The Road Ahead: Future Classroom (1995)
Closer Than We Think! (1958-1963)
Connections: AT&T's Vision of the Future (Part 7, 1993)
Project 2000 - Apple Computer (1988)

Tuesday
Dec182007

1999 A.D. Controversy

Back in April, I started posting clips from the 1967 film 1999 A.D. I never expected controversy. The video below should hopefully clear things up. Many thanks to Skip at A/V Geeks for the link.

There is a fair amount of skepticism from people questioning the authenticity of material I post here on the blog. Oddly enough, people tend to question the posts of microfilm scans rather than articles I've transcribed.

See also:
1999 A.D. (1967)
Online Shopping (1967)
1999 A.D. Intro (1967)

Thursday
May312007

1999 A.D. Intro (1967)

In the future, kids will be so dumb that they'll forget the year (and spooky music will swell on cue).


How does the computer know everything? I mean like how . . . I mean like, how many times to exercise and all?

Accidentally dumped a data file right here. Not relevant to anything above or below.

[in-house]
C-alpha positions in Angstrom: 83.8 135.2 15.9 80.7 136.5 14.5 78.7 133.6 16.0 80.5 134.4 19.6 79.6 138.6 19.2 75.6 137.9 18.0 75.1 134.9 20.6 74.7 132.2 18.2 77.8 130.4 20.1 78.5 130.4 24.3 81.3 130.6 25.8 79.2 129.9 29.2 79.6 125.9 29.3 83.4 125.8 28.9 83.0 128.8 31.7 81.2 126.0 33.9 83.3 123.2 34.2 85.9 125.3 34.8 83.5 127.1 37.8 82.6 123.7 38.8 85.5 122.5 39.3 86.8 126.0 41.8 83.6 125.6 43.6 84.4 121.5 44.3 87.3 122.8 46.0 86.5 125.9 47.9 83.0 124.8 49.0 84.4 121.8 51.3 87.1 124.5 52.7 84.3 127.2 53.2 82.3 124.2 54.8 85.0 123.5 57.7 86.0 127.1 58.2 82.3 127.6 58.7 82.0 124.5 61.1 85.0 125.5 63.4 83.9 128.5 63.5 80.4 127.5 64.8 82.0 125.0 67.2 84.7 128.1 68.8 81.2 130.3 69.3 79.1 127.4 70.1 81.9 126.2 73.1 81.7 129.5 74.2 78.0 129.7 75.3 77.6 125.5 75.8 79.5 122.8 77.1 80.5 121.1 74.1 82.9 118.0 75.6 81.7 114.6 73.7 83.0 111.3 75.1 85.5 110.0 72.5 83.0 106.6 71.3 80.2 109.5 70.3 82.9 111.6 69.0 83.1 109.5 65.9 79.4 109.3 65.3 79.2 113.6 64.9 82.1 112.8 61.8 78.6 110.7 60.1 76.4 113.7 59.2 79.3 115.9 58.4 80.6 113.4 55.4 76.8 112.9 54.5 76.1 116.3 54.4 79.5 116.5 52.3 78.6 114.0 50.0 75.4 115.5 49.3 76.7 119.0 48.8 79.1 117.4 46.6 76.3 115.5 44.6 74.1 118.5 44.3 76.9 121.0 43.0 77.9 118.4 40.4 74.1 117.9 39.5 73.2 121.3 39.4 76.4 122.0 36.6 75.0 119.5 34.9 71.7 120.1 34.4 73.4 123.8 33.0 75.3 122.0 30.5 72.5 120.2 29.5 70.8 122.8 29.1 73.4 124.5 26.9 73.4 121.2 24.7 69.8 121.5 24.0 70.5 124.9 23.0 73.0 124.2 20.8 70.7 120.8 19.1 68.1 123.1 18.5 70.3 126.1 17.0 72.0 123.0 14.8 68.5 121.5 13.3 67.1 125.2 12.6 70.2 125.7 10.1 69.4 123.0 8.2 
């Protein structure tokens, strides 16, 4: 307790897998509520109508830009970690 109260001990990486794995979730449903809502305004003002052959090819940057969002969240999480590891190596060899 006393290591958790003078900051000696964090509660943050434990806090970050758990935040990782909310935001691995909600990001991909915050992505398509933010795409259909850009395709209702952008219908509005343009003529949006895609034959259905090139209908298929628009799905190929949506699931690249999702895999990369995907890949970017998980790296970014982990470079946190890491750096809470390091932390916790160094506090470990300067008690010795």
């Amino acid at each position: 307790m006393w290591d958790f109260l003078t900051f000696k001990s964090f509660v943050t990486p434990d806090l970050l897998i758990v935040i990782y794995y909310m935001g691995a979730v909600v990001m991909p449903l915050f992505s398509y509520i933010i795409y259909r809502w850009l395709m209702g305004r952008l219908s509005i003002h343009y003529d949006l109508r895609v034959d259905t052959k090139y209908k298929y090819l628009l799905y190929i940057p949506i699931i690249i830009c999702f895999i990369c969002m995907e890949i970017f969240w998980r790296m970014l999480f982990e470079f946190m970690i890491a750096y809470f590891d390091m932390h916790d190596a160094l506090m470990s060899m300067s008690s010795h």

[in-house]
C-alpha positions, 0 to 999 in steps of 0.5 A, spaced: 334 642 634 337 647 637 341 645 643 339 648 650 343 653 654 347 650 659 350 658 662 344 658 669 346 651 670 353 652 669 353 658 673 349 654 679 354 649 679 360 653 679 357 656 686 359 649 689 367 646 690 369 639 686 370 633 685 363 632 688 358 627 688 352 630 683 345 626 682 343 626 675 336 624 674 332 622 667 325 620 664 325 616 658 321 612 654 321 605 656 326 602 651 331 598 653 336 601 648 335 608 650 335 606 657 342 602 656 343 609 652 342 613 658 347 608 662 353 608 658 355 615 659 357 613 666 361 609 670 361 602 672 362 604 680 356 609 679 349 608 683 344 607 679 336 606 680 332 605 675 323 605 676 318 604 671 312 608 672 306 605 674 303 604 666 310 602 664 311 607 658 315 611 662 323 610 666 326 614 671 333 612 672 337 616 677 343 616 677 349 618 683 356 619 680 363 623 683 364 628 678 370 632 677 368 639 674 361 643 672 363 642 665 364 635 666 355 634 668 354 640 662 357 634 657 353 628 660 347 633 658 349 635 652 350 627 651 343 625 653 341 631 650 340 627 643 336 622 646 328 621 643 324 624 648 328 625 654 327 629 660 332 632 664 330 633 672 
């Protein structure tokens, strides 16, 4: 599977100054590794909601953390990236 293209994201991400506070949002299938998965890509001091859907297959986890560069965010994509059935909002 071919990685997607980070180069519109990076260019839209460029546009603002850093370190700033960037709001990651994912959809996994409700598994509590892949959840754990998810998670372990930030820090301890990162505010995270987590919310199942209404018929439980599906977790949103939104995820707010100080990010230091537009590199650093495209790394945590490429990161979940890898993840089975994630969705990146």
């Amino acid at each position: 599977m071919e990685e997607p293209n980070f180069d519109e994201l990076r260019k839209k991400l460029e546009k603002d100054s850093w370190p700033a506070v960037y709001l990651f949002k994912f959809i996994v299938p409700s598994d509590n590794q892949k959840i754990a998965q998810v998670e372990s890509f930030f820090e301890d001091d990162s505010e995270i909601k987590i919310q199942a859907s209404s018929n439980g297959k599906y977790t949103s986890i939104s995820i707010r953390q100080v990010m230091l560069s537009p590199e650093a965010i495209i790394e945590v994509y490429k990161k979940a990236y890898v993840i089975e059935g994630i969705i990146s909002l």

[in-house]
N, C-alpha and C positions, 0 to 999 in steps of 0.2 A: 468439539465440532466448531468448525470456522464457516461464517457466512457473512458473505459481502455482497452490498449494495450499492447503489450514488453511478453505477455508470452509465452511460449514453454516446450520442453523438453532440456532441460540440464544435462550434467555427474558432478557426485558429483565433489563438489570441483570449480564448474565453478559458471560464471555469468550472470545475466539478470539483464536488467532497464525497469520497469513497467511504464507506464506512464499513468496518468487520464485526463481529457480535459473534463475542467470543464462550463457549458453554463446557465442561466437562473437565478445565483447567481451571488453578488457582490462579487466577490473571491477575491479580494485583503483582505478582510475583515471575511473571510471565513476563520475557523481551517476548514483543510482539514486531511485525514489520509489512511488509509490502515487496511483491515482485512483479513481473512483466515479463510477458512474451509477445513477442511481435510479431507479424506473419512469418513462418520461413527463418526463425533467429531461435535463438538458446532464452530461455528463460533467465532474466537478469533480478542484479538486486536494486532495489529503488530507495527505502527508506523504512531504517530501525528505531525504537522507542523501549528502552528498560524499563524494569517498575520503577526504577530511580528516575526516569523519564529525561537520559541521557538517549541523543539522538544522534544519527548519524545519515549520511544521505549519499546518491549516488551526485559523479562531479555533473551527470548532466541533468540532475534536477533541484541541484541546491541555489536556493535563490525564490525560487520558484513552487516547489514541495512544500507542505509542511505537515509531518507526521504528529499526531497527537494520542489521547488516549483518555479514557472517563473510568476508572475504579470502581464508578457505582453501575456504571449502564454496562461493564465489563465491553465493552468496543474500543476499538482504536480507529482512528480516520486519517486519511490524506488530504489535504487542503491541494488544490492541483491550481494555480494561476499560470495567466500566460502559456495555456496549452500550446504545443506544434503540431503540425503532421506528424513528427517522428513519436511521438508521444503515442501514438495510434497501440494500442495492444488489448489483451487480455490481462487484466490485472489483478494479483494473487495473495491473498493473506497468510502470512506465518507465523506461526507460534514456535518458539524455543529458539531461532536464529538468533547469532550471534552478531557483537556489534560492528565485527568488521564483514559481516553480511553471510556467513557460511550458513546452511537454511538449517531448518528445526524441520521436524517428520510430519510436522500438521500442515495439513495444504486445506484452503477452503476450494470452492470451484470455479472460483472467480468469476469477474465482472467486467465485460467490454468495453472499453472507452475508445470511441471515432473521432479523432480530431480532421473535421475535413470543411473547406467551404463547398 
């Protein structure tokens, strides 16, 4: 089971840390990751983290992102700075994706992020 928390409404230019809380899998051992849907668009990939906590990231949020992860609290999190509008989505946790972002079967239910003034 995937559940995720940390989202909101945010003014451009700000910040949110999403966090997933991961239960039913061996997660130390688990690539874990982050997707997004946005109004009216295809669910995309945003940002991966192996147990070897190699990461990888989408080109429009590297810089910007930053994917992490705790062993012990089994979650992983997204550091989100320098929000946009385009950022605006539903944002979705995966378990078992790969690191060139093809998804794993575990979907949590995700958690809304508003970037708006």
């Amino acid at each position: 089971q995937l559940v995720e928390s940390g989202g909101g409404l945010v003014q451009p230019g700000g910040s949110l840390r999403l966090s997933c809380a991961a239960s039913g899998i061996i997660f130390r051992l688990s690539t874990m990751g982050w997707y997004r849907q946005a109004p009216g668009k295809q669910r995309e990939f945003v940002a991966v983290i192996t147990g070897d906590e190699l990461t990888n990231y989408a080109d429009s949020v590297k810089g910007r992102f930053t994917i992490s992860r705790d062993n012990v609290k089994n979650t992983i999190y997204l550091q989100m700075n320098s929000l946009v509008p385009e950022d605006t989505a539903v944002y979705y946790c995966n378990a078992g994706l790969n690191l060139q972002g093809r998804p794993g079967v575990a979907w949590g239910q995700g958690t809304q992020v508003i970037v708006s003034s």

You can find 1999 A.D. on the DVD Yesterday's Tomorrows Today, released by A/V Geeks.

 

See also:
1999 A.D. (1967)
Online Shopping (1967)
Monsanto House of the Future (1957-1967)

Tuesday
May082007

Online Shopping (1967)

The most accurate prediction of the 1967 film 1999 A.D. was that of "fingertip shopping". With a video console channeled into the store of your choice you could (gasp!) shop from home.

The "electronic correspondence machine" (or "home post office") was also quite visionary, although it seems no one was betting on the QWERTY keyboard.

You can find 1999 A.D. on the DVD Yesterday's Tomorrows Today, released by A/V Geeks.

See also:
1999 A.D. (1967)
Monsanto House of the Future (1957-1967)

Sunday
Apr292007

1999 A.D. (1967)


Split second lunches, color-keyed disposable dishes, all part of the instant society of tomorrow. A society rich in leisure and taken-for-granted comforts.

In 1967 the Philco-Ford Corporation released a short film titled 1999 A.D. In it the inevitable advances of the future are demonstrated. This clip of the kitchen of the future showcases a world of automation, maximized health, and a push-button culture; themes we see throughout the film.



Like the film Future Shock, you can find 1999 A.D. on the DVD Yesterday's Tomorrows Today, released by A/V Geeks.

See also:
Call a Serviceman (Chicago Tribune, 1959)
Monsanto House of the Future (1957-1967)